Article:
Maverick Interview: Katy Katopodis on life after EWN – and why media needs to slow down
Eyewitness News editor Katy Katopodis is set to step down at the end of July, after 21 years at Primedia Broadcasting. Katopodis leaves EWN to set up her own media company, at a time when mainstream journalism is under unprecedented threat from fake news and social media – and she warns that these are perilous days. Unless more attention is paid to getting things right rather than being first with news, Katopodis says, the media industry is sowing the seeds of its own destruction.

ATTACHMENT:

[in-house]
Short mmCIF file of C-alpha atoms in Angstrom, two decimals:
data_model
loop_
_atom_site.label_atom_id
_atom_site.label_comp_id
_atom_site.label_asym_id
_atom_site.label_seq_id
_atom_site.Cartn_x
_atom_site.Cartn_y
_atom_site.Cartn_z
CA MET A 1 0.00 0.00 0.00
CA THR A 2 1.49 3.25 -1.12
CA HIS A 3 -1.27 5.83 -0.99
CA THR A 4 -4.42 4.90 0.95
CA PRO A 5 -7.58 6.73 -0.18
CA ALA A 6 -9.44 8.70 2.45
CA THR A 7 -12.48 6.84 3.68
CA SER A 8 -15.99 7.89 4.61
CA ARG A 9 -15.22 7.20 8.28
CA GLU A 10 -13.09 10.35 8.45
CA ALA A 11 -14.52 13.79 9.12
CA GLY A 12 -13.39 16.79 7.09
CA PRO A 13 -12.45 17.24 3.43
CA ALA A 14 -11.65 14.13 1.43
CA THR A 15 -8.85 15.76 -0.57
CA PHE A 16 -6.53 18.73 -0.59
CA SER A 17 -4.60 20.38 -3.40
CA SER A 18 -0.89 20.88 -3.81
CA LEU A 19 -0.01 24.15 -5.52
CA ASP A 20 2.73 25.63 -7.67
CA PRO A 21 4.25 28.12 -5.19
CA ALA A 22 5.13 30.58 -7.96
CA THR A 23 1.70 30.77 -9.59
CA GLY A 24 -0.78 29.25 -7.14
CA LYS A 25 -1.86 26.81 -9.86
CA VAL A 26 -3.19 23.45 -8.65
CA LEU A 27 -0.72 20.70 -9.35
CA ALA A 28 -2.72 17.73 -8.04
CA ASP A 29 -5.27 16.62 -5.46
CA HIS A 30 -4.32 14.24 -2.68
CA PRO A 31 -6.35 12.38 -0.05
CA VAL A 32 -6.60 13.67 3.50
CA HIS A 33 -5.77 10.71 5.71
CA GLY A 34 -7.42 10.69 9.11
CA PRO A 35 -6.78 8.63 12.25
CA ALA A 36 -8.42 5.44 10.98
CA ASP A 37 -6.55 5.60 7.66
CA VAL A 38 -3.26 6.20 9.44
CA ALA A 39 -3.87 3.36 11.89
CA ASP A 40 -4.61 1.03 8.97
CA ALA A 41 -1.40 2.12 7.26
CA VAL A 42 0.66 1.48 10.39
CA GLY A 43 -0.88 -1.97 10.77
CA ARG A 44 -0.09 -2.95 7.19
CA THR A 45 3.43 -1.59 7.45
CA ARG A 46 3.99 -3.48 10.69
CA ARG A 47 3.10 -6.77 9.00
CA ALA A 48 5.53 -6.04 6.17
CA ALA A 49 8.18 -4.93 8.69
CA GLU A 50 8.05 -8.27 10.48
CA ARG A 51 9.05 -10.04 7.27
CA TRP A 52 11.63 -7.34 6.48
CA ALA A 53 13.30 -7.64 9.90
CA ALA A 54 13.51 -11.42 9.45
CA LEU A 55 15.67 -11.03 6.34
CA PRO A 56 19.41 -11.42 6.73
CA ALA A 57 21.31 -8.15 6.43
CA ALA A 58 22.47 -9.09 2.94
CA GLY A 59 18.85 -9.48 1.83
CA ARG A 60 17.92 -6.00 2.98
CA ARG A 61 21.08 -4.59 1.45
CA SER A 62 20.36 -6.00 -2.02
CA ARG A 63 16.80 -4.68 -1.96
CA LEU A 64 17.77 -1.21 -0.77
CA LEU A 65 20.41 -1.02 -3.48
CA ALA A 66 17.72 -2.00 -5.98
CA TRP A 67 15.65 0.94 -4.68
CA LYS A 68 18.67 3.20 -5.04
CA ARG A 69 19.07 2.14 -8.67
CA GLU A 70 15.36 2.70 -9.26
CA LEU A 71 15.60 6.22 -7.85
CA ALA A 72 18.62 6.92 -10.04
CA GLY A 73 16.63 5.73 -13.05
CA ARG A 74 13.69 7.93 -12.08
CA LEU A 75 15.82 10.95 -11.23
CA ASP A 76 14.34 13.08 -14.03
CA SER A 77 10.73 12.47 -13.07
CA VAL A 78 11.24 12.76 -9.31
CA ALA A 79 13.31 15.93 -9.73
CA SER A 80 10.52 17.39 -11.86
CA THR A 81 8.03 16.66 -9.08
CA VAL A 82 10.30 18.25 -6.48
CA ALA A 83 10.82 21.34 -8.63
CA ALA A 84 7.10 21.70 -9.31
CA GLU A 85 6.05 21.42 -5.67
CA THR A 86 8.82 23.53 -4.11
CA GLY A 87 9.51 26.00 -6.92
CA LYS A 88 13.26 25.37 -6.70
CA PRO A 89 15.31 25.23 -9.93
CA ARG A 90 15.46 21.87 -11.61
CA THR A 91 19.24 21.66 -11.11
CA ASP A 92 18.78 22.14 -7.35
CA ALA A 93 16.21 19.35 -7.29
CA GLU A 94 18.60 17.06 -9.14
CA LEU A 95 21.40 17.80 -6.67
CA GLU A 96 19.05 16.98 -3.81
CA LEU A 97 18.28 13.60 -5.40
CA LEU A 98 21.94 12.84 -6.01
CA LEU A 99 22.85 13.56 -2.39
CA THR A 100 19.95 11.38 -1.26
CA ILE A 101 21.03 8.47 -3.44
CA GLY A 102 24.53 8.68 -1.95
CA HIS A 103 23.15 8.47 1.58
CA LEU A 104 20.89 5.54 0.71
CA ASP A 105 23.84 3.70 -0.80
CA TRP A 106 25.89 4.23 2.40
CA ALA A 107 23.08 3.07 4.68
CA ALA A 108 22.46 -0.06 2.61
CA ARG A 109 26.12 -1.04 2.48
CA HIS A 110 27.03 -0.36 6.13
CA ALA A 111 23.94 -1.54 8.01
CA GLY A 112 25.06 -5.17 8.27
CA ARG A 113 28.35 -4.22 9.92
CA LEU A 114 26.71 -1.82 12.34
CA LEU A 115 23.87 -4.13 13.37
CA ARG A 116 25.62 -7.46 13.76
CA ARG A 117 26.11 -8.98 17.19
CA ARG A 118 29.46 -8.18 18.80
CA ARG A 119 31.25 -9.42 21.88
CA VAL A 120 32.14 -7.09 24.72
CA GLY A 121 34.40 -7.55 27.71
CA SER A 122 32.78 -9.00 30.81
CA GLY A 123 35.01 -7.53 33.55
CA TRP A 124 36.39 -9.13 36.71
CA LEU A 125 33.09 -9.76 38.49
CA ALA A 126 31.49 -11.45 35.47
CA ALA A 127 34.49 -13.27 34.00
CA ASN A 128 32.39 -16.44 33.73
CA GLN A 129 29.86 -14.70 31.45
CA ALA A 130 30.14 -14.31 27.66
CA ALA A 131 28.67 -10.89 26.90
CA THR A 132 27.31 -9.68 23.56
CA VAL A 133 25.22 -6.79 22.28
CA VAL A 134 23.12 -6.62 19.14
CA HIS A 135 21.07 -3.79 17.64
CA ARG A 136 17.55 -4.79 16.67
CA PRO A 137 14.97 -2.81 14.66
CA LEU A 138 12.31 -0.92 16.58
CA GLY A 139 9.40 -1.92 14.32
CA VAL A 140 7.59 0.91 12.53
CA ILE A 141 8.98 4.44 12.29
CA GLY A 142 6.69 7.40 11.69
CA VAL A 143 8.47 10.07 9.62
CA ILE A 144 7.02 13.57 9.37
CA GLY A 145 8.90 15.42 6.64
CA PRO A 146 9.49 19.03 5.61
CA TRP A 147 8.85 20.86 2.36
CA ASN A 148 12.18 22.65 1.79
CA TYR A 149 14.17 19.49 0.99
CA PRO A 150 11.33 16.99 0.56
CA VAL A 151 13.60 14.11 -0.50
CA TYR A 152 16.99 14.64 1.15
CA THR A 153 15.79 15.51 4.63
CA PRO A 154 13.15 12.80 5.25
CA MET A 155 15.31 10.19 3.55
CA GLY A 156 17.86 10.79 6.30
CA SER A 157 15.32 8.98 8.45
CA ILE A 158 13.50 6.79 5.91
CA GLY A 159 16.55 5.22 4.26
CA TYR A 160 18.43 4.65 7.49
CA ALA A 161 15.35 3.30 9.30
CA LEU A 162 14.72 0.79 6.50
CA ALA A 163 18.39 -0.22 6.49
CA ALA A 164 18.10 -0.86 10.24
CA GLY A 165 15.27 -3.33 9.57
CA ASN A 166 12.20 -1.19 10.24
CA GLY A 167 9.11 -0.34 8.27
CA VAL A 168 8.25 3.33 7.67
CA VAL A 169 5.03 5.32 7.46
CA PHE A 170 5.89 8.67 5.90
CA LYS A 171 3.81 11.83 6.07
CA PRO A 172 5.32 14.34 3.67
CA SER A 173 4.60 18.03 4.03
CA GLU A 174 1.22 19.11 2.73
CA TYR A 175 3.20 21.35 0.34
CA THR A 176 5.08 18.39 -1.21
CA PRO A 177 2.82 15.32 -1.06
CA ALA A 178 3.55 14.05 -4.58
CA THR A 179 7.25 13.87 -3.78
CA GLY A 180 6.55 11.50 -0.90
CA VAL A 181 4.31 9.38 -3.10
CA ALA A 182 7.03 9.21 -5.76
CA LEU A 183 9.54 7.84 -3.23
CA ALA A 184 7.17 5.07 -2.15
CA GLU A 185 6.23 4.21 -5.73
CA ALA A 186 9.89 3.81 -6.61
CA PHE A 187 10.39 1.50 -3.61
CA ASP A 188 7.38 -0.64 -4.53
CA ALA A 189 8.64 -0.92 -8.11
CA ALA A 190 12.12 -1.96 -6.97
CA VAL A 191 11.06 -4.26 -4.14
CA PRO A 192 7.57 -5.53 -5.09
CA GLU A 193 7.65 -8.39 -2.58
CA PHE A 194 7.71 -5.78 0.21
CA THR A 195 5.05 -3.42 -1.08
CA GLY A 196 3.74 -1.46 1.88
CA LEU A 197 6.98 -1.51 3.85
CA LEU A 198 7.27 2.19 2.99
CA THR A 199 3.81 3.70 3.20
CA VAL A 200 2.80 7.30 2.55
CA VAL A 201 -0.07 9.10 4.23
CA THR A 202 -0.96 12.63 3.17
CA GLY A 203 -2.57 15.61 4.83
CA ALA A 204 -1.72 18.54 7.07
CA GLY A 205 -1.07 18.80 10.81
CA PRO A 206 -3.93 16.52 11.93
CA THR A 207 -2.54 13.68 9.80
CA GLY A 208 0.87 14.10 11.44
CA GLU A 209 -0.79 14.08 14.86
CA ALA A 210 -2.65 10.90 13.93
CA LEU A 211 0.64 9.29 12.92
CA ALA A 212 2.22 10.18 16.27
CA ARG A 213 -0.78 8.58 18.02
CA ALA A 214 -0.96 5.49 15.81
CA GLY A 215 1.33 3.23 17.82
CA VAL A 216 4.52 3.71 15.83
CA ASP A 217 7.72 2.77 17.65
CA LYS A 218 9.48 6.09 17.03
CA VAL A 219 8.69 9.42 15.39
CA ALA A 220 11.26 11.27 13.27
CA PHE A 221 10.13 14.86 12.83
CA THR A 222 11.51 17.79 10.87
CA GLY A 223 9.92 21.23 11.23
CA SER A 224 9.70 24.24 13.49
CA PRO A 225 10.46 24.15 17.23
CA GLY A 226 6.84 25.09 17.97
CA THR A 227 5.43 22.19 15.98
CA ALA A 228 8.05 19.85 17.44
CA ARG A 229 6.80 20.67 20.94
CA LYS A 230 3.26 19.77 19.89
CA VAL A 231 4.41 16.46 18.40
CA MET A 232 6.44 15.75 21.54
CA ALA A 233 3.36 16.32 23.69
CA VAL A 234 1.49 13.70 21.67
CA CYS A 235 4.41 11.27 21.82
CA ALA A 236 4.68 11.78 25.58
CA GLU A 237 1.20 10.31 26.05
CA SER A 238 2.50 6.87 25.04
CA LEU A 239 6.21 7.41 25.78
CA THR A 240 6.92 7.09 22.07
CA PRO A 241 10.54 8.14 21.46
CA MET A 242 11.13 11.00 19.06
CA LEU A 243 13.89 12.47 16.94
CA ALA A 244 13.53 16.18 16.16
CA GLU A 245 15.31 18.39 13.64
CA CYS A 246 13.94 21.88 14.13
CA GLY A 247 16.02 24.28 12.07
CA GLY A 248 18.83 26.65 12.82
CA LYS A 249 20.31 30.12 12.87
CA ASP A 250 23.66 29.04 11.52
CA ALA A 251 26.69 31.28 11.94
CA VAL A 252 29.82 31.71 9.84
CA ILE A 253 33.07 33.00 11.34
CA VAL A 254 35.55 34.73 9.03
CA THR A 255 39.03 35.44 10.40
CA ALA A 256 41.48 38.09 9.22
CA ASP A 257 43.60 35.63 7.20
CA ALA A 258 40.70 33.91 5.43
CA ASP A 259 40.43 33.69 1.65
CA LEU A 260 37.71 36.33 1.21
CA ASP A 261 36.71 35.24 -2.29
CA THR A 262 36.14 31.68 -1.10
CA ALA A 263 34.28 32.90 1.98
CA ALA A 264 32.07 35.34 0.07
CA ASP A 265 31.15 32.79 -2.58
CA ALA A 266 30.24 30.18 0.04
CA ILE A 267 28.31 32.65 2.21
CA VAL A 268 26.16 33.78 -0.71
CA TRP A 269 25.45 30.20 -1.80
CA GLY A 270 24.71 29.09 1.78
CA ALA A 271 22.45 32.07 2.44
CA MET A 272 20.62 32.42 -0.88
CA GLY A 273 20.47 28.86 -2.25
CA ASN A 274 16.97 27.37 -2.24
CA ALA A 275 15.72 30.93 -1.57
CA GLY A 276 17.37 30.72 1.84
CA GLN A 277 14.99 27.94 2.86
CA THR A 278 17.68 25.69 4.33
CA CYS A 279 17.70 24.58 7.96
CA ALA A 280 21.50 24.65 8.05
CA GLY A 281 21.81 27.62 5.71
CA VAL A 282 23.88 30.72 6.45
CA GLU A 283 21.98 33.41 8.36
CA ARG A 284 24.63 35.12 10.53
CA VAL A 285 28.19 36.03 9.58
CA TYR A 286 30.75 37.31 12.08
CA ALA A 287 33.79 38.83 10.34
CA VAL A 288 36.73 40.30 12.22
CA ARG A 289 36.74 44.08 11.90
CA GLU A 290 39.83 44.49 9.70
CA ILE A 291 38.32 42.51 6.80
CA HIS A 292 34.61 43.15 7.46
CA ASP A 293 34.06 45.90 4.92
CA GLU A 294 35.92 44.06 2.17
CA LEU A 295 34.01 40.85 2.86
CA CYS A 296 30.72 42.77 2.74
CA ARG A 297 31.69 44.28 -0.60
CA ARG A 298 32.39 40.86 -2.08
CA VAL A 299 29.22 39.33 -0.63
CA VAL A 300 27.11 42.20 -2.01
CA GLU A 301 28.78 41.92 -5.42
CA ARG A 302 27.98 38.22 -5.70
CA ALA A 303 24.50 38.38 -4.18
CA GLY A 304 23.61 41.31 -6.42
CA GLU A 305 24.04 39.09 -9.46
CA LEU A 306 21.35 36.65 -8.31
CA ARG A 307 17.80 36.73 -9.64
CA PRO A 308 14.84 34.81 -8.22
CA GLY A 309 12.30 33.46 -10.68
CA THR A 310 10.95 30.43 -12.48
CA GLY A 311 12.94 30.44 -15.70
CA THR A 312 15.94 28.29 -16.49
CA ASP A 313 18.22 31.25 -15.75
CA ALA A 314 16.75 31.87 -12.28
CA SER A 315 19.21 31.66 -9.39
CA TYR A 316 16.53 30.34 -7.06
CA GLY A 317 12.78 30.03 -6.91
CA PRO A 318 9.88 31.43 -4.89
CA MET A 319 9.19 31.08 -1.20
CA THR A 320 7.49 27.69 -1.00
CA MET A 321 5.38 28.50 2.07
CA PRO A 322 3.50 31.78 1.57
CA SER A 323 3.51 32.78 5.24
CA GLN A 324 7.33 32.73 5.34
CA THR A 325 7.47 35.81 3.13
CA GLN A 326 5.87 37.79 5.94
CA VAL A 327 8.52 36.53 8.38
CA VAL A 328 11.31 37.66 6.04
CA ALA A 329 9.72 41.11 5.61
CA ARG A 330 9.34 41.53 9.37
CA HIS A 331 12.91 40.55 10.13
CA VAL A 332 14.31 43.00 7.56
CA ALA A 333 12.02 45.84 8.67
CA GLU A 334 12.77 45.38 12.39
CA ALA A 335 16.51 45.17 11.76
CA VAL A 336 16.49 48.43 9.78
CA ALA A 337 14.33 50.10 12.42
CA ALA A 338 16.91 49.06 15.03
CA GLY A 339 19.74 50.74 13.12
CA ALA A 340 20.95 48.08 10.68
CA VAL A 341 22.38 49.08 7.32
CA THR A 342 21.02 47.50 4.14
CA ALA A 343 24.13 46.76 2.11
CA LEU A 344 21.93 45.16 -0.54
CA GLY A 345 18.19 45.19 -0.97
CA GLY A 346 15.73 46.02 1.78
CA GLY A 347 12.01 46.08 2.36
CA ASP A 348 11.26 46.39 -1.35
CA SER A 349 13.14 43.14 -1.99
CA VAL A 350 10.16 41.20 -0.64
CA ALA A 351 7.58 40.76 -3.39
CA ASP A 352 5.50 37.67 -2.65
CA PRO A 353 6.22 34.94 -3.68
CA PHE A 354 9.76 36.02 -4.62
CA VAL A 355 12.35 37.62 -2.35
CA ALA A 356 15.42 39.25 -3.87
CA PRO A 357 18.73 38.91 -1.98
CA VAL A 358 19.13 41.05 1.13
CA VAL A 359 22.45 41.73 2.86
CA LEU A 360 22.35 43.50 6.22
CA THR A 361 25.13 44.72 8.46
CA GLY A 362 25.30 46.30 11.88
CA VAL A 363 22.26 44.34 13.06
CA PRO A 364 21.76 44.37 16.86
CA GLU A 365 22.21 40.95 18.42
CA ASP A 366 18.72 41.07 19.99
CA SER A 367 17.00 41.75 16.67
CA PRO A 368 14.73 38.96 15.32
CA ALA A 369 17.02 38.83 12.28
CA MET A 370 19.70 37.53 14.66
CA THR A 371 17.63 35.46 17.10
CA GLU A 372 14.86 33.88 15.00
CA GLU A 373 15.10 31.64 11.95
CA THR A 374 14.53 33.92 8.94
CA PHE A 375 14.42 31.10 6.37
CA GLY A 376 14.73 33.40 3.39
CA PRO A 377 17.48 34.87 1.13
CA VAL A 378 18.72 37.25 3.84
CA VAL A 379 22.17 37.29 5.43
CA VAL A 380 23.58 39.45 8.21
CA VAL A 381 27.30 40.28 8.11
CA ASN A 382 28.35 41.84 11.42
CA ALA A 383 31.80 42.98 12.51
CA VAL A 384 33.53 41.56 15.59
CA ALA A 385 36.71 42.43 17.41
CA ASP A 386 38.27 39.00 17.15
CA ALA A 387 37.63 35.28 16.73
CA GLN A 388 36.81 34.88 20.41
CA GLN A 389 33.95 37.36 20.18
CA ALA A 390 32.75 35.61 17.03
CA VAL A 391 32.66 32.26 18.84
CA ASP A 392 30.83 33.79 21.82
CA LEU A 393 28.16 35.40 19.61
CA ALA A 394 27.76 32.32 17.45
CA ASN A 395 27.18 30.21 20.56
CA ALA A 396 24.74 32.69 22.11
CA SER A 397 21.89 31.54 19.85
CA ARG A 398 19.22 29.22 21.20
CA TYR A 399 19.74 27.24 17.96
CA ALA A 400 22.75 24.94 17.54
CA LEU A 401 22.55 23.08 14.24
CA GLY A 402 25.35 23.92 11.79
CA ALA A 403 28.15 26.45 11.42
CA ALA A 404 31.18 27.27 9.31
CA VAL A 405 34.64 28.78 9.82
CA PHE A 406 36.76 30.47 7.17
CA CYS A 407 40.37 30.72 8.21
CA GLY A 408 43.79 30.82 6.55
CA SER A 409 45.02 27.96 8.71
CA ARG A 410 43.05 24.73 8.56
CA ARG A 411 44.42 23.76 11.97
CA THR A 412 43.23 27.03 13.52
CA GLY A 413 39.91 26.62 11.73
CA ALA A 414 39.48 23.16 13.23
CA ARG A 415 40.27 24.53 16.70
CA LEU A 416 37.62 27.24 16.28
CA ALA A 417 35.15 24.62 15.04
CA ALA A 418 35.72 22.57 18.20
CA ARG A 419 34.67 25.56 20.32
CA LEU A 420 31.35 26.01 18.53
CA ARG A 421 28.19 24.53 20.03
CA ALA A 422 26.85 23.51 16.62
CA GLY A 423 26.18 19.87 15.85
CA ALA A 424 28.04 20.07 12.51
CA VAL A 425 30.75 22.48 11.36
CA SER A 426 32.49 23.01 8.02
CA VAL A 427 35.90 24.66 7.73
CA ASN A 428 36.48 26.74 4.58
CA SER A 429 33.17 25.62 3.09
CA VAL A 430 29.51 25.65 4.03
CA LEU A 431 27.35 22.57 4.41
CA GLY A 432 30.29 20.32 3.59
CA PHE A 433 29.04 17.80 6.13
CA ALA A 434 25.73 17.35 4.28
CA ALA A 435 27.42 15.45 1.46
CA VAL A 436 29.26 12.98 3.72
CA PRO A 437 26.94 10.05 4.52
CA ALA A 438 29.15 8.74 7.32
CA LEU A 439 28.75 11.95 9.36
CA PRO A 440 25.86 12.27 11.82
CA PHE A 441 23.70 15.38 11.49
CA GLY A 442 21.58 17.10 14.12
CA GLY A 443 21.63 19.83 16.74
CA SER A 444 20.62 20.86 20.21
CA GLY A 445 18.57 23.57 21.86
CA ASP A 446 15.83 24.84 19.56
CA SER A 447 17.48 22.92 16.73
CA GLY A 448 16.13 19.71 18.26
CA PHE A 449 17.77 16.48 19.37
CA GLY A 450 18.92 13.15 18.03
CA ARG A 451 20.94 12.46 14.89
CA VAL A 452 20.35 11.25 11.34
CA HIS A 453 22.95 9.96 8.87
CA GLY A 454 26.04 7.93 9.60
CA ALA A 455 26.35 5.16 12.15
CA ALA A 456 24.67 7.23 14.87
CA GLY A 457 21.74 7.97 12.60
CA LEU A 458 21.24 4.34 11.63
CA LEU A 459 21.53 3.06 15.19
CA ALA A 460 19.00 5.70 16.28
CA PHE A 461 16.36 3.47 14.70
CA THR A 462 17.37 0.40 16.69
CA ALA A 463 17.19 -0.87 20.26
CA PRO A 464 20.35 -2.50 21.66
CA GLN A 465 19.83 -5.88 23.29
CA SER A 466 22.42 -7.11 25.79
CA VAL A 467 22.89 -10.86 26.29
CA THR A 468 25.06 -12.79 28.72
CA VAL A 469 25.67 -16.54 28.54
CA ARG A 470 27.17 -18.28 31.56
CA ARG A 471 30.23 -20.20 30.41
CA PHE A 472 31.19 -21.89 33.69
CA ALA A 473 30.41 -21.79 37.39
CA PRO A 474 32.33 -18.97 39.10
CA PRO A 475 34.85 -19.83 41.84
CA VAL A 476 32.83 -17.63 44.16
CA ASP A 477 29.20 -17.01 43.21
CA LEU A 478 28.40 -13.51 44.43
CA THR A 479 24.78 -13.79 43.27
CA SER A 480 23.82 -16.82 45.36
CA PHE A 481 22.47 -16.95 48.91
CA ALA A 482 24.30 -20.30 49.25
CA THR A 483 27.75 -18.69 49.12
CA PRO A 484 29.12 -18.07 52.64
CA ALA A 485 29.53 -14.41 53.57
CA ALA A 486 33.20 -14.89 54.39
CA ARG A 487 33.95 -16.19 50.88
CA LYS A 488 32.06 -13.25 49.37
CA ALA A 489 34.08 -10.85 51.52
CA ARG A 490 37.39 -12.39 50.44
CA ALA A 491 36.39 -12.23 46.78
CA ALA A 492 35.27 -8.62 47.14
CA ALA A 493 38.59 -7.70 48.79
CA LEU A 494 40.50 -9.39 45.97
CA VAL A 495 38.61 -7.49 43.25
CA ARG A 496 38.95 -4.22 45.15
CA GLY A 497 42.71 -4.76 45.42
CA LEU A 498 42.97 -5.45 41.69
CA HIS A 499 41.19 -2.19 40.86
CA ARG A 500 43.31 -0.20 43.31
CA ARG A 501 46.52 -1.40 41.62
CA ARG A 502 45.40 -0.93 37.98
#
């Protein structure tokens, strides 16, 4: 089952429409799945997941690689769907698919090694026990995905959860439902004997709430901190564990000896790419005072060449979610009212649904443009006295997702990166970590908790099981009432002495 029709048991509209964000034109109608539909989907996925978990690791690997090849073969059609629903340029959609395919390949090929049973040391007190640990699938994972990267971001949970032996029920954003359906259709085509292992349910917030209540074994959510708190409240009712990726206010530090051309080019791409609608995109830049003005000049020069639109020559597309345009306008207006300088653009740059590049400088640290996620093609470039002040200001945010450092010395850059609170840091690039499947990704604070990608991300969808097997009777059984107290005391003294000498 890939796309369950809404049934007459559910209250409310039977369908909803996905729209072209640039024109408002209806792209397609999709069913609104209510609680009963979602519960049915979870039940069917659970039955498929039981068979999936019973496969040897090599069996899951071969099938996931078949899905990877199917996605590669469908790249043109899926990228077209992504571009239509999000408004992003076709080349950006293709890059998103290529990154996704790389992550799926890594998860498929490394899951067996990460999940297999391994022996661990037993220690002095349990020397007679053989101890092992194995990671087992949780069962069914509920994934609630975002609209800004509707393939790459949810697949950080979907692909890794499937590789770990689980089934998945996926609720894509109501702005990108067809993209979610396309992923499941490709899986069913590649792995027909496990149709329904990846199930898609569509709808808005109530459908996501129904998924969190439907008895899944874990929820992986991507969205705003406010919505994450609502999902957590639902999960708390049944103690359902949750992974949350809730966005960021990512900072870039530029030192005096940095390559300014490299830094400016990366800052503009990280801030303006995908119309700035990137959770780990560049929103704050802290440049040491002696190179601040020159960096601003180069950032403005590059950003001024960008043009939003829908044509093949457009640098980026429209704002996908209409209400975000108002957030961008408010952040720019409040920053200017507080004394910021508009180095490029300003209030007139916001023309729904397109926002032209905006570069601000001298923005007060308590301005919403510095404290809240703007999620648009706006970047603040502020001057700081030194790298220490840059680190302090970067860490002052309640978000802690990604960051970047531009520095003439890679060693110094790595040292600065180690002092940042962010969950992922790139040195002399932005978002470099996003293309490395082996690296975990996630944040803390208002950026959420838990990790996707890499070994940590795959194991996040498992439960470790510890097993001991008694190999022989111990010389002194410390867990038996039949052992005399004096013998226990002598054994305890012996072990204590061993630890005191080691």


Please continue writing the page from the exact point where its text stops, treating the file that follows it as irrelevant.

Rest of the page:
“I think we need to do work on ourselves.” Katy Katopodis is talking about the current state of South African media, and she doesn’t mince her words. “There needs to be a lot of introspection about where we are and how we are handling things,” says the outgoing editor of EWN. “We are far too reactive when it comes to social media, and Twitter in particular. We have to be very careful, or we are going to see the demise of a proud profession. That often means slowing things down.” Katopodis’ warning came on a day when The Star newspaper was facing claims that it had published incorrect details in a front-page story regarding 46 women allegedly held captive by a human trafficking ring. The daughter of one of the women allegedly abducted told 702 on July 20 that the newspaper had not spoken to her mother, and said: “The whole story regarding her being part of a group of women who were abducted is actually false”. The Star is sticking by its story, suggesting that the confusion was the result of a “family feud” – while the family has indicated that they may take things further. In May 2018, the Press Council of South Africa said that it had received 175 complaints about local reporting during the first four months of 2018. Katopodis feels that the pressure placed on media outlets to beat competitors to the prize is having a corrosive effect on industry culture. “It’s okay not to be first [in breaking news],” she says. “Rather be right.” It’s an interesting take from a woman who has helped grow EWN into a news platform well known for breaking news. For 21 years, Katopodis has worked both behind and in front of the scenes at Primedia Broadcasting, developing EWN from an in-house news service at 702 to a respected national news outlet. During her tenure as editor-in-chief, EWN journalists have broken a number of significant stories, from the landing of a Gupta plane at Waterkloof air base to the first details of Oscar Pistorius’ shooting of Reeva Steenkamp. But while Katopodis has nothing but praise for what the outlet has achieved, in her next venture as co-partner of a private media company she intends to put her money where her mouth is – by slowing things down. “We are hoping to tell stories that fall outside of current news cycles, and which maybe offer a bit more depth than what you get in a newsroom to fill the bulletin beast,” Katopodis explains. She is launching the company, Nala Media, in collaboration with two media colleagues: 702 weekend breakfast host Phemelo Motene and eNCA producer Penny Peppa. “Nala” means abundance” in Sesotho, but is also the name of the lioness from animated movie The Lion King. “We believe in summoning up the courage of the lion king,” laughs Katopodis. The fact that it is an all-female venture is important to her. “Let’s mark our own territory as women, carve our own path, and hopefully in the process create a lot of opportunities for others,” she says. Telling stories will be only one portion of the company’s vision. Another arm will be dedicated to facilitating public dialogues around key issues. “Race, gender, land, where we are as a country,” Katopodis says. “We have got to start having these conversations. At the moment, a conversation around race is absolutely critical. But the next big conversation has to be around gender.” At age 42, Katopodis has held her own alongside male counterparts in the media for over two decades. Her interest in news started young: while other teenagers were cutting out pictures of film stars from magazines, she says, she was clipping news stories. “It was about wanting to keep a record of things,” she says. “In around Standard 8 or 9, I just thought: ‘Hang on a second, the world is such an interesting place!’” While a BA student at the University of the Witwatersrand, Katopodis heard of a new community radio station starting up: the New Pan-Hellenic Voice, now known as Hellenic Radio. She asked the station manager why the station did not broadcast any news. “He said: ‘If you think we need to do news bulletins, go and do it,’” Katopodis recalls. “Before I knew it, I was writing and reading six news bulletins a day.” It was from this unpaid work that Katopodis got her break. An encounter with 702’s David O’Sullivan led to an invitation from O’Sullivan for Katopodis to send him her CV. “He said: ‘There’d better not be one single fucking spelling mistake in it or I’m tossing it’,” she says. Katopodis flubbed the resulting job interview – she says she spoke herself “into a corner” – but was offered some freelance work doing overnight news anchoring on Primedia stations. A permanent role in the newsroom followed, which she began on 1 January 1997. “Who starts a job on New Year’s Day?” she wonders now. Significant dates continued to follow her. In 2001, she was appointed news editor. “One week later, 9/11 broke,” Katopodis says. “I was thrown into the deep end. I was petrified, and I had every reason to be petrified. For the first few months, I totally sucked.” Under Katopodis’ stewardship, what would eventually become EWN developed a persona and life of its own – one she characterises as “independent, cheeky, inquisitive and gutsy”. There have been challenges. Perhaps most memorably, in September 2011 an EWN newsreader called Mark Esterhuysen went rogue live on air, unleashing a profanity-filled rant about the state of the world rather than reading the news bulletin. At the time, Katopodis tweeted furiously that she would not allow one individual to harm a brand that many had worked so hard to develop. Today, she can talk about it with rueful amusement. “My God, did my blood run cold on so many occasions,” she says. “We are a newsroom made of humans, not robots. There are stories that we’ve got wrong. We have killed off a president before his time. But our philosophy has been: If we’ve made a mistake, let’s own it. Let’s not pretend it didn’t happen.” Although she is leaving EWN, Katopodis says that she hopes to continue her work with the South African National Editors’ Forum (Sanef), of which she is currently the deputy chairwoman. “I still want my voice to be in the media space,” she says. “I’ve fought a lot for media independence. I believe that’s in my DNA.” DM